People like Weill became rich beyond human imagining, as enormous bubbles were created, first in the start-up technology industry where gambling on initial public offerings of stock in companies that had no appreciable sales or profits to show (remember the boom and bust, featuring the epic collapses of Enron and Worldcom?), and then in residential and commercial property. It was all designed to enrich the executives at these unregulated banking giants, who then would leave their posts, if possible, before the inevitable crash and collapse.

Weill did that handily. In 2005, after he had left Citicorp, he was ranked 72nd among Forbes magazine’s list of the world’s richest people.

Some journalists are writing that it is “ironic” that Weill would now be calling the elimination of the barrier between banks and investment banks and other financial industries a “mistake.”

It may be something else though–something more calculated than ironic: a case of the architect of the biggest theft in the history of mankind trying to play the repentant sinner and get away before an increasingly desperate and angry public starts to call the criminals to account.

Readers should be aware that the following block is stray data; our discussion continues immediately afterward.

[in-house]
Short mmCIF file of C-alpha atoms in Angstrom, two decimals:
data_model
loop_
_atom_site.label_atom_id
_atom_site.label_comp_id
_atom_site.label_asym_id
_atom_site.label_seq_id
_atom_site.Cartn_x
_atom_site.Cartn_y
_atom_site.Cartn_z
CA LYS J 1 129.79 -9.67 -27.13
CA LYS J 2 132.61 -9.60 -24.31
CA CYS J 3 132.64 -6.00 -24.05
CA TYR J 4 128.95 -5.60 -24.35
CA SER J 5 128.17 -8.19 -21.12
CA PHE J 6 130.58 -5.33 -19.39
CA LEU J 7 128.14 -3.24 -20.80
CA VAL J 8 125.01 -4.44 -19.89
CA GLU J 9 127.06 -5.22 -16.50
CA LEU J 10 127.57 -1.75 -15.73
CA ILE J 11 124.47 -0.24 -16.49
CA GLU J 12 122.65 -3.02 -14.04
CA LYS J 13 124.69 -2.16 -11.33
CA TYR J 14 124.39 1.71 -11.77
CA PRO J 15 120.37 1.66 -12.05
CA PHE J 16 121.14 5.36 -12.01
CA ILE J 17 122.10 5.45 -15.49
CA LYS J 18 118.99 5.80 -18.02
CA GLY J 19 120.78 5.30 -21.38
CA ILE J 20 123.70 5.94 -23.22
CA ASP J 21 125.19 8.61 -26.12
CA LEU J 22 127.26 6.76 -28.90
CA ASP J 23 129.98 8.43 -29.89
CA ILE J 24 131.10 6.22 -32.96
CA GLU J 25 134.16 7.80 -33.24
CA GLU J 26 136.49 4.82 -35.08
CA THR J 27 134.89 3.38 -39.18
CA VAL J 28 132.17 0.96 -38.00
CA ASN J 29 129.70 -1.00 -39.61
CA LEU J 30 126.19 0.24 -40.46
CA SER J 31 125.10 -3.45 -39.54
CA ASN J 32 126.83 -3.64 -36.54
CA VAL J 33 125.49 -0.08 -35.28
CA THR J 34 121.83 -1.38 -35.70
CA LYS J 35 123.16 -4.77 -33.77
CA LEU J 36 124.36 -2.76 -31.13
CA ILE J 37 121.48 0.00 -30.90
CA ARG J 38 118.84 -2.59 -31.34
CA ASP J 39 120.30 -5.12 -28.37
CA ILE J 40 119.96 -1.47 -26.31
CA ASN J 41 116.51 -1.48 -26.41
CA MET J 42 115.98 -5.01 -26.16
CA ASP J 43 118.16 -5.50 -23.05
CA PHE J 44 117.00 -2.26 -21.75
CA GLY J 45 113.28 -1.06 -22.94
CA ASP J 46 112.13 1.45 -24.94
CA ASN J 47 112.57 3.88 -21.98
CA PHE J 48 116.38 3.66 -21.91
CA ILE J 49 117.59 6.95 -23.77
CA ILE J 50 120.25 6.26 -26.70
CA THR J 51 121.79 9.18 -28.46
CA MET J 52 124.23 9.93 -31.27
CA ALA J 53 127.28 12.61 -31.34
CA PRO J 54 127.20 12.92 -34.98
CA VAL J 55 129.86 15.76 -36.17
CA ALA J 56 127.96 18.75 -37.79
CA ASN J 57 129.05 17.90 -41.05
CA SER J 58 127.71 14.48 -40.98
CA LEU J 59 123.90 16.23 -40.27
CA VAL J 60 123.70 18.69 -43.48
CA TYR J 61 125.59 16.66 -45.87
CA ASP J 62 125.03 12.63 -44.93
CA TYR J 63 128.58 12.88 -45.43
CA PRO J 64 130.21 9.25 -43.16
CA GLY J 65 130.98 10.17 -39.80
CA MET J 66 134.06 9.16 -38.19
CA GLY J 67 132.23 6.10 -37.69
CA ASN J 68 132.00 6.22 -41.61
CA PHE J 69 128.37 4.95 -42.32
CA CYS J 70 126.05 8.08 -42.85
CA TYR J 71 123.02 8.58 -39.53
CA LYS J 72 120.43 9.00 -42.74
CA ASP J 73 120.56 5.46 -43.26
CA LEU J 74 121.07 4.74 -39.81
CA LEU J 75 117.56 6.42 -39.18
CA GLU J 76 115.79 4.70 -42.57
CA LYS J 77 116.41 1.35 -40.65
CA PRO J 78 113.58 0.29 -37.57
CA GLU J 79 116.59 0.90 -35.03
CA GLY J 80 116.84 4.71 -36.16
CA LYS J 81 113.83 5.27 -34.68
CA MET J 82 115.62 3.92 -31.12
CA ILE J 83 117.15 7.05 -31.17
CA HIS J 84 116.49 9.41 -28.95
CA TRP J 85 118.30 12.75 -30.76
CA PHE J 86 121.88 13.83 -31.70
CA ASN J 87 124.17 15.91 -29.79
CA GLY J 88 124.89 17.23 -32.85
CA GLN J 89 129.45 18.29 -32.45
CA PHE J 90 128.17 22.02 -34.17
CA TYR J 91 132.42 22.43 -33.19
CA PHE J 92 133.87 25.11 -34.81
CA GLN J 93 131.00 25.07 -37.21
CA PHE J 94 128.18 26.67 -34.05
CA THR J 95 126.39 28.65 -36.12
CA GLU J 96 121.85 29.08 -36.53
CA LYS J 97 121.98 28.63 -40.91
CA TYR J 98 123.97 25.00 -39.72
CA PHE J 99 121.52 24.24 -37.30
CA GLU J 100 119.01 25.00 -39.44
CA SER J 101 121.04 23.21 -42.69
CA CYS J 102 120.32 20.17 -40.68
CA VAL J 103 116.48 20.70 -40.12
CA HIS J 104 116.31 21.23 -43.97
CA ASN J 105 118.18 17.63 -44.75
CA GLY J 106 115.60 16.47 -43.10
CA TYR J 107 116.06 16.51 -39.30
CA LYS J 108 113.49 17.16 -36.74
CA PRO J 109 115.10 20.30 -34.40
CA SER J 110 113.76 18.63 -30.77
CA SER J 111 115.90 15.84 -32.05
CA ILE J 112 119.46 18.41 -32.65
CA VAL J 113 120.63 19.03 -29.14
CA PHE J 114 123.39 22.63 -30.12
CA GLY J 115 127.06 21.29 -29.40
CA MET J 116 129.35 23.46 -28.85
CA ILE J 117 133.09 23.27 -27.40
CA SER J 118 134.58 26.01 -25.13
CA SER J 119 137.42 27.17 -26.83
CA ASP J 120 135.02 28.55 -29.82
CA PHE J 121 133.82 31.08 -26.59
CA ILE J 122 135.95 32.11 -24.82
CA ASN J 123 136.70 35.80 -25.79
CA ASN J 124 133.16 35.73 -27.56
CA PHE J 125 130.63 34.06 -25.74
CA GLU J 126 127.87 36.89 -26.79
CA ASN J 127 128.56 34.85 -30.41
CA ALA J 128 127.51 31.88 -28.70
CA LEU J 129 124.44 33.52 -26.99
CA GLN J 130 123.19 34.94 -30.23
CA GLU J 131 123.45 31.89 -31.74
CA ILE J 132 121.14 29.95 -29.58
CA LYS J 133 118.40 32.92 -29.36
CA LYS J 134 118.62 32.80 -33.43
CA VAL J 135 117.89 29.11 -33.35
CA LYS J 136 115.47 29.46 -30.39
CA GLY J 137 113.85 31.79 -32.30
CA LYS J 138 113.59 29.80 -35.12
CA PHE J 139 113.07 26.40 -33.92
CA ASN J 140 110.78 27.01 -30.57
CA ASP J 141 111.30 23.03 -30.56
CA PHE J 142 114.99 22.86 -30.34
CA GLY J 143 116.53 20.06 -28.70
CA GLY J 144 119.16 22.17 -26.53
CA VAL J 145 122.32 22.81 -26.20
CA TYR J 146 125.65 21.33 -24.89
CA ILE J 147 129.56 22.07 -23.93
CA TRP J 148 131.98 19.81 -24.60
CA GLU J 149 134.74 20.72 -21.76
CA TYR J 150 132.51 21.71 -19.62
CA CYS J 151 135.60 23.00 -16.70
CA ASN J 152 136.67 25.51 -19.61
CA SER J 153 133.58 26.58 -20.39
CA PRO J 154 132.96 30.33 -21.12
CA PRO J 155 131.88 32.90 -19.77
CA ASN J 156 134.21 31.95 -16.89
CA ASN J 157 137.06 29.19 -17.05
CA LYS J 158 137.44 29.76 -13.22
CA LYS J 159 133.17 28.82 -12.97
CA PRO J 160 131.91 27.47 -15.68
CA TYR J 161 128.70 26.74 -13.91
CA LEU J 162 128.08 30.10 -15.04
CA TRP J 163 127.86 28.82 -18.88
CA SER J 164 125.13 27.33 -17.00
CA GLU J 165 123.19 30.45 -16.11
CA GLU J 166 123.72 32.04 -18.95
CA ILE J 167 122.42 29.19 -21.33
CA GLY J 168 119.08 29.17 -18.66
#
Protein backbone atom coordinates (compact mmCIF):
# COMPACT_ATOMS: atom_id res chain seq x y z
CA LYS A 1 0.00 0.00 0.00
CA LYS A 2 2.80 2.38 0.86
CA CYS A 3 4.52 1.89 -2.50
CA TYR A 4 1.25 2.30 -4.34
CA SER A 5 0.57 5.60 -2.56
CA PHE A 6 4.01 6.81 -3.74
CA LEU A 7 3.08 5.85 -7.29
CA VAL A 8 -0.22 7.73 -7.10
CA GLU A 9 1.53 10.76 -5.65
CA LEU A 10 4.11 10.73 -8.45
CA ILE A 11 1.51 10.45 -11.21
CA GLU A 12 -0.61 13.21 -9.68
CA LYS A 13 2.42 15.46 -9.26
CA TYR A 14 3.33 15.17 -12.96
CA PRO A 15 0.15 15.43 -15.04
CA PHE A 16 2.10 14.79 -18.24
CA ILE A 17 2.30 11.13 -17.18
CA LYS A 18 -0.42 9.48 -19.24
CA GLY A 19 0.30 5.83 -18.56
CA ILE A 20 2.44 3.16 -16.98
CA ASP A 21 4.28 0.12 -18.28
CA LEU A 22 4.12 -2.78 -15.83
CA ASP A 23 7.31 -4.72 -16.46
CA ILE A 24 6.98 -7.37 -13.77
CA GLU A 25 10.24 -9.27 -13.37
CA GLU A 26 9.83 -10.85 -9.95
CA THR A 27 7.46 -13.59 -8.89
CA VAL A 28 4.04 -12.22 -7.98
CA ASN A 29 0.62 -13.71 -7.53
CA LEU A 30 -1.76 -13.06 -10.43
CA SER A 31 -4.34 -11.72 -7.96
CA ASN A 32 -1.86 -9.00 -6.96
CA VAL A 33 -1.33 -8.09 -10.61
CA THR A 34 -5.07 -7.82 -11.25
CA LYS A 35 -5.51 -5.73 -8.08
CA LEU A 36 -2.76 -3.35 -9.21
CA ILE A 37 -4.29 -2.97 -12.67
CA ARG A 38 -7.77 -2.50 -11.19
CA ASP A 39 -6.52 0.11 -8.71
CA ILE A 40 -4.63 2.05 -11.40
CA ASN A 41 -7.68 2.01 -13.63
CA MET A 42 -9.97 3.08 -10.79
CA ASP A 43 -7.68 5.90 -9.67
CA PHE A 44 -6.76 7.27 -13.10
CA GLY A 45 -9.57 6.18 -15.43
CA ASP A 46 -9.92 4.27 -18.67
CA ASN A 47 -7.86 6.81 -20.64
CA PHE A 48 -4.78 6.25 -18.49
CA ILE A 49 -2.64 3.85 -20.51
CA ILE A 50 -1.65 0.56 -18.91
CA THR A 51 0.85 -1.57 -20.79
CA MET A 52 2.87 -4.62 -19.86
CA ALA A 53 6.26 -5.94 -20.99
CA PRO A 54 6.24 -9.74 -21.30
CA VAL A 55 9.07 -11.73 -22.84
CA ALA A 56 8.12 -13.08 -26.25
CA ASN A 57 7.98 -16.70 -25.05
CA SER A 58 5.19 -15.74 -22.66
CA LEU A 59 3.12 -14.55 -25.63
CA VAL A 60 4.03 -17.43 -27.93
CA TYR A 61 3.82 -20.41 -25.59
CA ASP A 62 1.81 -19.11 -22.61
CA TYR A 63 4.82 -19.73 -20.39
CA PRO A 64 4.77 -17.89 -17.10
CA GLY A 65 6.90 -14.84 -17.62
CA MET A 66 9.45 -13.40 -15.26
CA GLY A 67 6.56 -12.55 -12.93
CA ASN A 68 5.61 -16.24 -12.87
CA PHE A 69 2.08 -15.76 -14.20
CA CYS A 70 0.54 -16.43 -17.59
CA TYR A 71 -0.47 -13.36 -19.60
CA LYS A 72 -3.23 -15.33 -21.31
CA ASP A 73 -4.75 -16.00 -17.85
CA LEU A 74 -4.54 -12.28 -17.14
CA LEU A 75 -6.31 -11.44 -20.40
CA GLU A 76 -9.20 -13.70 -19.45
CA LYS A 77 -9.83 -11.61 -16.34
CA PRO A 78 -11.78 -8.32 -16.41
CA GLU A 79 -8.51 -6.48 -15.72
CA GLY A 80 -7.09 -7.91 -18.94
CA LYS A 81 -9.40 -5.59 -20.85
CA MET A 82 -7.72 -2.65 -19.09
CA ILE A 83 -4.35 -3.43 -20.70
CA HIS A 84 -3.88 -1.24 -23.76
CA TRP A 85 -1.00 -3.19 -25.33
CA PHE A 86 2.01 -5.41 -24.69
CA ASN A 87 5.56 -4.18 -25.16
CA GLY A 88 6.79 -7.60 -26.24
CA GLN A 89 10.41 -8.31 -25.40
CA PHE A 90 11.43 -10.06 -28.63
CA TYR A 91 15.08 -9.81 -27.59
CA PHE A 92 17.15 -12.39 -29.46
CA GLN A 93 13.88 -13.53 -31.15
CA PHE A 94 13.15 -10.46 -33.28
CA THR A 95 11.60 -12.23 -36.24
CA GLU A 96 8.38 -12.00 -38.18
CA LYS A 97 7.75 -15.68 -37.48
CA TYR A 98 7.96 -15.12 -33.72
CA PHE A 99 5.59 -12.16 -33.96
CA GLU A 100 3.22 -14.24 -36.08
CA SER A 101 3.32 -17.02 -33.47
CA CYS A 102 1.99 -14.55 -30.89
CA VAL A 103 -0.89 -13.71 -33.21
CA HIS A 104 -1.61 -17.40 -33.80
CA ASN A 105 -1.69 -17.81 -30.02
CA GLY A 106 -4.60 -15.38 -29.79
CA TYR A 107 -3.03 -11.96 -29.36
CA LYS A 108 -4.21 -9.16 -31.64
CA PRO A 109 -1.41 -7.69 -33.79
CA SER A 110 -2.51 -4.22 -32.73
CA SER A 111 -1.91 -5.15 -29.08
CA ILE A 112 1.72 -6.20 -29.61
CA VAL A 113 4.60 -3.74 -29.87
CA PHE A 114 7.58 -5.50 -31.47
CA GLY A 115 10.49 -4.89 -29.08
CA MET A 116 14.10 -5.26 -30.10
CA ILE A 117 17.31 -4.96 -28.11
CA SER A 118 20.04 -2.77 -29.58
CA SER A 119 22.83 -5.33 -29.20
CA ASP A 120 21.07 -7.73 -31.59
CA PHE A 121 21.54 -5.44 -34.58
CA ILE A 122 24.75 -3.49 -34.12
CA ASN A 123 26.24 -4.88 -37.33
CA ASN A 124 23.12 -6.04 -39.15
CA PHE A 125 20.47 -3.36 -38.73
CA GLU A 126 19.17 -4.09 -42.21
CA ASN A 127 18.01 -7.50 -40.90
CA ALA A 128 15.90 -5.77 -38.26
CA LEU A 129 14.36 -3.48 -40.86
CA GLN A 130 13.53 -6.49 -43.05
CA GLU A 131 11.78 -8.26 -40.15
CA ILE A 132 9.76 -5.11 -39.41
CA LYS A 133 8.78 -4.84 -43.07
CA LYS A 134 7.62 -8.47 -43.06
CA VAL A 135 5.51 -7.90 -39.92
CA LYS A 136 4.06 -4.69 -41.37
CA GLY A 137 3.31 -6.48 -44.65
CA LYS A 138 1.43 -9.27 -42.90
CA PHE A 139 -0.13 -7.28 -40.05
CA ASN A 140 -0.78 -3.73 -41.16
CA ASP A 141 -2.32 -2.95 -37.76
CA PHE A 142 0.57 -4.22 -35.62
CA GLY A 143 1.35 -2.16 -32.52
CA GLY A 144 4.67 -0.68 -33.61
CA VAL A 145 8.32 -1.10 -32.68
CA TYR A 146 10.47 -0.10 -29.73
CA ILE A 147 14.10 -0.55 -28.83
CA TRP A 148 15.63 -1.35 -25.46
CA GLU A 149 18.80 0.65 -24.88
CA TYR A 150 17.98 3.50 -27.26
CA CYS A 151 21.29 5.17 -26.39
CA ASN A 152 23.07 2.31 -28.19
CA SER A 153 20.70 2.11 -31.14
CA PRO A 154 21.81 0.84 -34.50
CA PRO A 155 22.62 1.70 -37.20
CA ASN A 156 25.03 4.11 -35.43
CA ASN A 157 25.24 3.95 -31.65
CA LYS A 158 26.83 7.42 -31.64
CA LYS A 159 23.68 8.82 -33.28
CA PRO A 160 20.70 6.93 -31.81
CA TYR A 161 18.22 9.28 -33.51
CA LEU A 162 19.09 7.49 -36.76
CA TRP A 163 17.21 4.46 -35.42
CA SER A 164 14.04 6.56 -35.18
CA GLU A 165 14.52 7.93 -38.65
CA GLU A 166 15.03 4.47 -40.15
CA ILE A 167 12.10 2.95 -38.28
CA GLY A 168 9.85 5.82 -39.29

The American public, in particular, is slow to explode. Years of meaningless elections and deliberately dumbed-down news and dumbed-down campaign debates have left most people feeling helpless and powerless politically. Where Greeks and Spaniards and even the French are quick to take to the streets in huge numbers to protest against government outrages, Americans are more apt to sign an internet petition and then turn on the TV to escape from the harsh reality of shrinking paychecks and shrinking home values.

But the continuing recession, which has left nearly one-in-five Americans still jobless or underemployed after six years of an unrelenting economic collapse, and which has erased some $7 trillion in home equity from family balance sheets, is finally starting to light a fire, especially amid growing concern that the country could be heading for another economic slide, and a new rise in unemployment numbers.

Calls for bankers to be arrested and punished are starting to be heard, and even though the newsmedia don’t say much about the arrest of bankers in Iceland and Ireland, word of those countries’ moves to prosecute criminal bankers is spreading.

The lastest scandal, involving the conspiracy among the big US and European banks to artificially manipulate the setting of LIBOR, the interest rate that is a benchmark for many if not most mortgages and other loans with floating interest rates, has made people even angrier and has widened the list of targets of that anger to include the politicians and bank regulators — Democrat and Republican — who knew of the bankster fraud and either encouraged it or did nothing to stop it.

At a time when people are talking about putting bankers in jail, Weill’s mea culpa on CNBC may have been not ironic, but rather a deliberate attempt to try and remove the target from his own back.

He shouldn’t get away with it. It should stay there.